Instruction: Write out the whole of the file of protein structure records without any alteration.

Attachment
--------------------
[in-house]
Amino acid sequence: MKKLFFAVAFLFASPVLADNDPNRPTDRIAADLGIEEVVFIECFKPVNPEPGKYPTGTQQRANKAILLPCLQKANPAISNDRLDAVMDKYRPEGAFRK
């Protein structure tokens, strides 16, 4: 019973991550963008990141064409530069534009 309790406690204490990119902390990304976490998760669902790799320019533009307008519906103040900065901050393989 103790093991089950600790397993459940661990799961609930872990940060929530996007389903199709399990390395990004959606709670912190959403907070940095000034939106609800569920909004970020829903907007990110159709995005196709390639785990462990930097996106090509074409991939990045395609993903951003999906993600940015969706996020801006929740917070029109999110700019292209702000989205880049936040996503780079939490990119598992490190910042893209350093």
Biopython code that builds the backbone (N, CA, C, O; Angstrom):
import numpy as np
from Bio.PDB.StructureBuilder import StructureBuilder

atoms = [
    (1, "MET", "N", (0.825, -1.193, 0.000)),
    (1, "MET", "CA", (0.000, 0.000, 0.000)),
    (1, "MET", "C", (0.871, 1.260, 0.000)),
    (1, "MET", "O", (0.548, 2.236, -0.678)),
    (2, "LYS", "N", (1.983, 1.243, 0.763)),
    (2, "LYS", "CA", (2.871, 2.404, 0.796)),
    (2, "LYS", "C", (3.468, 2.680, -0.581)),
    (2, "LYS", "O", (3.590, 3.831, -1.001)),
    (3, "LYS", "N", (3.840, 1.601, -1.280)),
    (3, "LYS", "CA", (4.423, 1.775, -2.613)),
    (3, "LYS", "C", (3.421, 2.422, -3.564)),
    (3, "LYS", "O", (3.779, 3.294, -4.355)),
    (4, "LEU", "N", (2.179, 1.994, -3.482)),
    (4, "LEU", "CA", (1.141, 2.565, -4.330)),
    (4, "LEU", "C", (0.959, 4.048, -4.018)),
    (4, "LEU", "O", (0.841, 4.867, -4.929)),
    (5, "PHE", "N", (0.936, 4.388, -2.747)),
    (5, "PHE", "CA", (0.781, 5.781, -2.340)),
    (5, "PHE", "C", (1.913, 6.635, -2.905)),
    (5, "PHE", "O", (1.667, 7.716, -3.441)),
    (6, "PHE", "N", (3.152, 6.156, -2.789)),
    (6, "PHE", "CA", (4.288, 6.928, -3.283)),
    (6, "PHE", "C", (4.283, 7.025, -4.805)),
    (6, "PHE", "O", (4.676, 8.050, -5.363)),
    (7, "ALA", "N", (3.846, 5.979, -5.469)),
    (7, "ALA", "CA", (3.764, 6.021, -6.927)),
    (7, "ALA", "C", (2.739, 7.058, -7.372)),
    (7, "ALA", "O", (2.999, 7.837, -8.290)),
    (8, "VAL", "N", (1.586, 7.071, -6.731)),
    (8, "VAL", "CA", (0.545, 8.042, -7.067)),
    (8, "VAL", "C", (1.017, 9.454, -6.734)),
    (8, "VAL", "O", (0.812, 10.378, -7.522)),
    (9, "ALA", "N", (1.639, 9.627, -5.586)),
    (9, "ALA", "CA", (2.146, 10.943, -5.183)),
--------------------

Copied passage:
[in-house]
Amino acid sequence: MKKLFFAVAFLFASPVLADNDPNRPTDRIAADLGIEEVVFIECFKPVNPEPGKYPTGTQQRANKAILLPCLQKANPAISNDRLDAVMDKYRPEGAFRK
């Protein structure tokens, strides 16, 4: 019973991550963008990141064409530069534009 309790406690204490990119902390990304976490998760669902790799320019533009307008519906103040900065901050393989 103790093991089950600790397993459940661990799961609930872990940060929530996007389903199709399990390395990004959606709670912190959403907070940095000034939106609800569920909004970020829903907007990110159709995005196709390639785990462990930097996106090509074409991939990045395609993903951003999906993600940015969706996020801006929740917070029109999110700019292209702000989205880049936040996503780079939490990119598992490190910042893209350093």
Biopython code that builds the backbone (N, CA, C, O; Angstrom):
import numpy as np
from Bio.PDB.StructureBuilder import StructureBuilder

atoms = [
    (1, "MET", "N", (0.825, -1.193, 0.000)),
    (1, "MET", "CA", (0.000, 0.000, 0.000)),
    (1, "MET", "C", (0.871, 1.260, 0.000)),
    (1, "MET", "O", (0.548, 2.236, -0.678)),
    (2, "LYS", "N", (1.983, 1.243, 0.763)),
    (2, "LYS", "CA", (2.871, 2.404, 0.796)),
    (2, "LYS", "C", (3.468, 2.680, -0.581)),
    (2, "LYS", "O", (3.590, 3.831, -1.001)),
    (3, "LYS", "N", (3.840, 1.601, -1.280)),
    (3, "LYS", "CA", (4.423, 1.775, -2.613)),
    (3, "LYS", "C", (3.421, 2.422, -3.564)),
    (3, "LYS", "O", (3.779, 3.294, -4.355)),
    (4, "LEU", "N", (2.179, 1.994, -3.482)),
    (4, "LEU", "CA", (1.141, 2.565, -4.330)),
    (4, "LEU", "C", (0.959, 4.048, -4.018)),
    (4, "LEU", "O", (0.841, 4.867, -4.929)),
    (5, "PHE", "N", (0.936, 4.388, -2.747)),
    (5, "PHE", "CA", (0.781, 5.781, -2.340)),
    (5, "PHE", "C", (1.913, 6.635, -2.905)),
    (5, "PHE", "O", (1.667, 7.716, -3.441)),
    (6, "PHE", "N", (3.152, 6.156, -2.789)),
    (6, "PHE", "CA", (4.288, 6.928, -3.283)),
    (6, "PHE", "C", (4.283, 7.025, -4.805)),
    (6, "PHE", "O", (4.676, 8.050, -5.363)),
    (7, "ALA", "N", (3.846, 5.979, -5.469)),
    (7, "ALA", "CA", (3.764, 6.021, -6.927)),
    (7, "ALA", "C", (2.739, 7.058, -7.372)),
    (7, "ALA", "O", (2.999, 7.837, -8.290)),
    (8, "VAL", "N", (1.586, 7.071, -6.731)),
    (8, "VAL", "CA", (0.545, 8.042, -7.067)),
    (8, "VAL", "C", (1.017, 9.454, -6.734)),
    (8, "VAL", "O", (0.812, 10.378, -7.522)),
    (9, "ALA", "N", (1.639, 9.627, -5.586)),
    (9, "ALA", "CA", (2.146, 10.943, -5.183)),